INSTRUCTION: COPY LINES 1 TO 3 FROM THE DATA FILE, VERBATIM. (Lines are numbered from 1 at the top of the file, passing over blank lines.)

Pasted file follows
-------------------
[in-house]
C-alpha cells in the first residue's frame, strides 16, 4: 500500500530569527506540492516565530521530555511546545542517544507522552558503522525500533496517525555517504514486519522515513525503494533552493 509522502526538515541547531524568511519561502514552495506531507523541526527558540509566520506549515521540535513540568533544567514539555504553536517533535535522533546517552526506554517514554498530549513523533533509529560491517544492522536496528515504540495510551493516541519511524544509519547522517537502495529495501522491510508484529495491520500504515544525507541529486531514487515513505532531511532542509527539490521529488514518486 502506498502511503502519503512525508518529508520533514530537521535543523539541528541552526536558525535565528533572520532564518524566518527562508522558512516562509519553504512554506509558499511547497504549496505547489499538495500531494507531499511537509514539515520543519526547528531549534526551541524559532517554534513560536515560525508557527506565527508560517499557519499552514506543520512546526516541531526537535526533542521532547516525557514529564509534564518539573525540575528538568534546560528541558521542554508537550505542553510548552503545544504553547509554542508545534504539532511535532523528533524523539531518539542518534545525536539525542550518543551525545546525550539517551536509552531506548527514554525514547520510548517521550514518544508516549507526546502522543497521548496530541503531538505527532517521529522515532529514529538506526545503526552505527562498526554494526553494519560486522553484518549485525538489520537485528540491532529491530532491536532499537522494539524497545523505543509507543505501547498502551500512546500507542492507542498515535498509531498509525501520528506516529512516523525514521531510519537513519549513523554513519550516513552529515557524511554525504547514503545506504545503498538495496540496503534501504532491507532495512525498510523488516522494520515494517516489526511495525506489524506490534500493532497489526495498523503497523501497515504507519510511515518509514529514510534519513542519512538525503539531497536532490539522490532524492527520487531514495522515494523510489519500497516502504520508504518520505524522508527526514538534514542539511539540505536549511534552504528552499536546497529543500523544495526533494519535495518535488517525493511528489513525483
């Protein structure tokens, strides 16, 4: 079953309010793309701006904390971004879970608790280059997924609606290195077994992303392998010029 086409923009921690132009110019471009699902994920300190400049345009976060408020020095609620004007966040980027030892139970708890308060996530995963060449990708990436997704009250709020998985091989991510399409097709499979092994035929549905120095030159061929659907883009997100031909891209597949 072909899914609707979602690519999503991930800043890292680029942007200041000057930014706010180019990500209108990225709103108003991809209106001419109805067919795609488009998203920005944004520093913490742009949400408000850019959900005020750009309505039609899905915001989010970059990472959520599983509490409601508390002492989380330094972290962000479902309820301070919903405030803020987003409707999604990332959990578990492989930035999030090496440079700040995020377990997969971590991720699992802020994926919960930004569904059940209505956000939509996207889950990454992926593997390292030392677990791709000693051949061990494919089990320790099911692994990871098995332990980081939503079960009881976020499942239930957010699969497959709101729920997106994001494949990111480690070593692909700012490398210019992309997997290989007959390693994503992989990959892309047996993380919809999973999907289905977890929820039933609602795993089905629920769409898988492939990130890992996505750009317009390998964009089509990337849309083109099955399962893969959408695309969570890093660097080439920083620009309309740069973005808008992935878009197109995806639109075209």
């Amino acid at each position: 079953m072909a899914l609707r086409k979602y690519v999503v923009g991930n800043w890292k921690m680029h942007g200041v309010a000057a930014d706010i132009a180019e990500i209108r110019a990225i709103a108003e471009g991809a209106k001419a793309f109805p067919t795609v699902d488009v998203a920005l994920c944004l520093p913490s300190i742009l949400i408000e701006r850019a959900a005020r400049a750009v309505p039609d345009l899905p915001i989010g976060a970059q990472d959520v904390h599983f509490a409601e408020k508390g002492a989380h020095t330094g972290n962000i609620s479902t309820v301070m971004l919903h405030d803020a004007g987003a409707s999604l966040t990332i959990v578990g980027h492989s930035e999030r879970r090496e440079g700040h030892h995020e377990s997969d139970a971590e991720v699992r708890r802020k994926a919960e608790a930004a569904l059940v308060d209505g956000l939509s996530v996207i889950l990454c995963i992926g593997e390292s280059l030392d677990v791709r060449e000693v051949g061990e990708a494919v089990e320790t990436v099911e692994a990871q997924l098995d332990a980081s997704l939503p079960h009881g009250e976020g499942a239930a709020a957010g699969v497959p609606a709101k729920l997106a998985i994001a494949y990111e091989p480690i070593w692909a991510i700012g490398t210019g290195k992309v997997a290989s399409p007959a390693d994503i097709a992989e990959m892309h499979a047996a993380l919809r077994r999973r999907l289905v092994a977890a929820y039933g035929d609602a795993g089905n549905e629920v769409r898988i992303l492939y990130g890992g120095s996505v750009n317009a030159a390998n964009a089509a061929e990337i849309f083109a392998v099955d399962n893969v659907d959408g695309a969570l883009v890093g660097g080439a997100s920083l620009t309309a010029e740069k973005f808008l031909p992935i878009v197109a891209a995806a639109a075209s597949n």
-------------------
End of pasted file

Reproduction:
[in-house]
C-alpha cells in the first residue's frame, strides 16, 4: 500500500530569527506540492516565530521530555511546545542517544507522552558503522525500533496517525555517504514486519522515513525503494533552493 509522502526538515541547531524568511519561502514552495506531507523541526527558540509566520506549515521540535513540568533544567514539555504553536517533535535522533546517552526506554517514554498530549513523533533509529560491517544492522536496528515504540495510551493516541519511524544509519547522517537502495529495501522491510508484529495491520500504515544525507541529486531514487515513505532531511532542509527539490521529488514518486 502506498502511503502519503512525508518529508520533514530537521535543523539541528541552526536558525535565528533572520532564518524566518527562508522558512516562509519553504512554506509558499511547497504549496505547489499538495500531494507531499511537509514539515520543519526547528531549534526551541524559532517554534513560536515560525508557527506565527508560517499557519499552514506543520512546526516541531526537535526533542521532547516525557514529564509534564518539573525540575528538568534546560528541558521542554508537550505542553510548552503545544504553547509554542508545534504539532511535532523528533524523539531518539542518534545525536539525542550518543551525545546525550539517551536509552531506548527514554525514547520510548517521550514518544508516549507526546502522543497521548496530541503531538505527532517521529522515532529514529538506526545503526552505527562498526554494526553494519560486522553484518549485525538489520537485528540491532529491530532491536532499537522494539524497545523505543509507543505501547498502551500512546500507542492507542498515535498509531498509525501520528506516529512516523525514521531510519537513519549513523554513519550516513552529515557524511554525504547514503545506504545503498538495496540496503534501504532491507532495512525498510523488516522494520515494517516489526511495525506489524506490534500493532497489526495498523503497523501497515504507519510511515518509514529514510534519513542519512538525503539531497536532490539522490532524492527520487531514495522515494523510489519500497516502504520508504518520505524522508527526514538534514542539511539540505536549511534552504528552499536546497529543500523544495526533494519535495518535488517525493511528489513525483
């Protein structure tokens, strides 16, 4: 079953309010793309701006904390971004879970608790280059997924609606290195077994992303392998010029 086409923009921690132009110019471009699902994920300190400049345009976060408020020095609620004007966040980027030892139970708890308060996530995963060449990708990436997704009250709020998985091989991510399409097709499979092994035929549905120095030159061929659907883009997100031909891209597949 072909899914609707979602690519999503991930800043890292680029942007200041000057930014706010180019990500209108990225709103108003991809209106001419109805067919795609488009998203920005944004520093913490742009949400408000850019959900005020750009309505039609899905915001989010970059990472959520599983509490409601508390002492989380330094972290962000479902309820301070919903405030803020987003409707999604990332959990578990492989930035999030090496440079700040995020377990997969971590991720699992802020994926919960930004569904059940209505956000939509996207889950990454992926593997390292030392677990791709000693051949061990494919089990320790099911692994990871098995332990980081939503079960009881976020499942239930957010699969497959709101729920997106994001494949990111480690070593692909700012490398210019992309997997290989007959390693994503992989990959892309047996993380919809999973999907289905977890929820039933609602795993089905629920769409898988492939990130890992996505750009317009390998964009089509990337849309083109099955399962893969959408695309969570890093660097080439920083620009309309740069973005808008992935878009197109995806639109075209």